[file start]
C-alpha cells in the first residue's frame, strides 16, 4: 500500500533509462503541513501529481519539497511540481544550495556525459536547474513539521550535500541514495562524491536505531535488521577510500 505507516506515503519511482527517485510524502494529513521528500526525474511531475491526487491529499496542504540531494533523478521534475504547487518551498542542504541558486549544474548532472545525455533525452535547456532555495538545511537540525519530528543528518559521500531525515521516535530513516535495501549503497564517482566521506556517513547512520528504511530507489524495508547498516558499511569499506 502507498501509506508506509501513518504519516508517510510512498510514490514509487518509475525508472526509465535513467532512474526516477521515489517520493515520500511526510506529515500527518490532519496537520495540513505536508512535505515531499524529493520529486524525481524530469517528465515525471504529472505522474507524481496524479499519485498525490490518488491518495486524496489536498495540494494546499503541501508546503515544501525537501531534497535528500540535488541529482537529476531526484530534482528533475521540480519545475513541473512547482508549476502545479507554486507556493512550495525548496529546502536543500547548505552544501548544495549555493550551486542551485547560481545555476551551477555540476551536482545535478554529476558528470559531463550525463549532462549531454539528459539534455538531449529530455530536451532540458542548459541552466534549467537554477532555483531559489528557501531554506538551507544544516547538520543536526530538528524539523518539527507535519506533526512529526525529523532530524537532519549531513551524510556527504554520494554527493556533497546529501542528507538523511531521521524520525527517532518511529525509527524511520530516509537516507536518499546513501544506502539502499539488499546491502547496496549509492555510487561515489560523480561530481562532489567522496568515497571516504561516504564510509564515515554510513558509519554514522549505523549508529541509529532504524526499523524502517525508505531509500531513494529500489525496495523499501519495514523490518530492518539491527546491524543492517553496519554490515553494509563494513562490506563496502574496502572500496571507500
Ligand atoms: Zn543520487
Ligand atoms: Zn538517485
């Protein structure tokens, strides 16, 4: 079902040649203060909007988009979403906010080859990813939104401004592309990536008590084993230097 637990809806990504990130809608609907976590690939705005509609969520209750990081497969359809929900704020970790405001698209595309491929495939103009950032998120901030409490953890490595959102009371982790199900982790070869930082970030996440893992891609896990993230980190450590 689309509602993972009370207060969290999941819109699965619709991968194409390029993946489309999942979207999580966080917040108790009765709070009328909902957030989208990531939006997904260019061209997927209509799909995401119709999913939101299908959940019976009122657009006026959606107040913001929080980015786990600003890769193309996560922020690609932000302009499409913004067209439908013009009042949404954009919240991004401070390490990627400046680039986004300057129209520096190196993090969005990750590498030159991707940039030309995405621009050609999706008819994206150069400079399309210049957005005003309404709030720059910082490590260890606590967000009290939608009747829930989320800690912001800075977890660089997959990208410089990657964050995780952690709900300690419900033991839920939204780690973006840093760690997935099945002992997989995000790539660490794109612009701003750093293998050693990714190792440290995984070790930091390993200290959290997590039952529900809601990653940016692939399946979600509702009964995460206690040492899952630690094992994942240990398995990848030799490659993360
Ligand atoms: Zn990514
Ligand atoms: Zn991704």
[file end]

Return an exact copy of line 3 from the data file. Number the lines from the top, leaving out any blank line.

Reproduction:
Ligand atoms: Zn538517485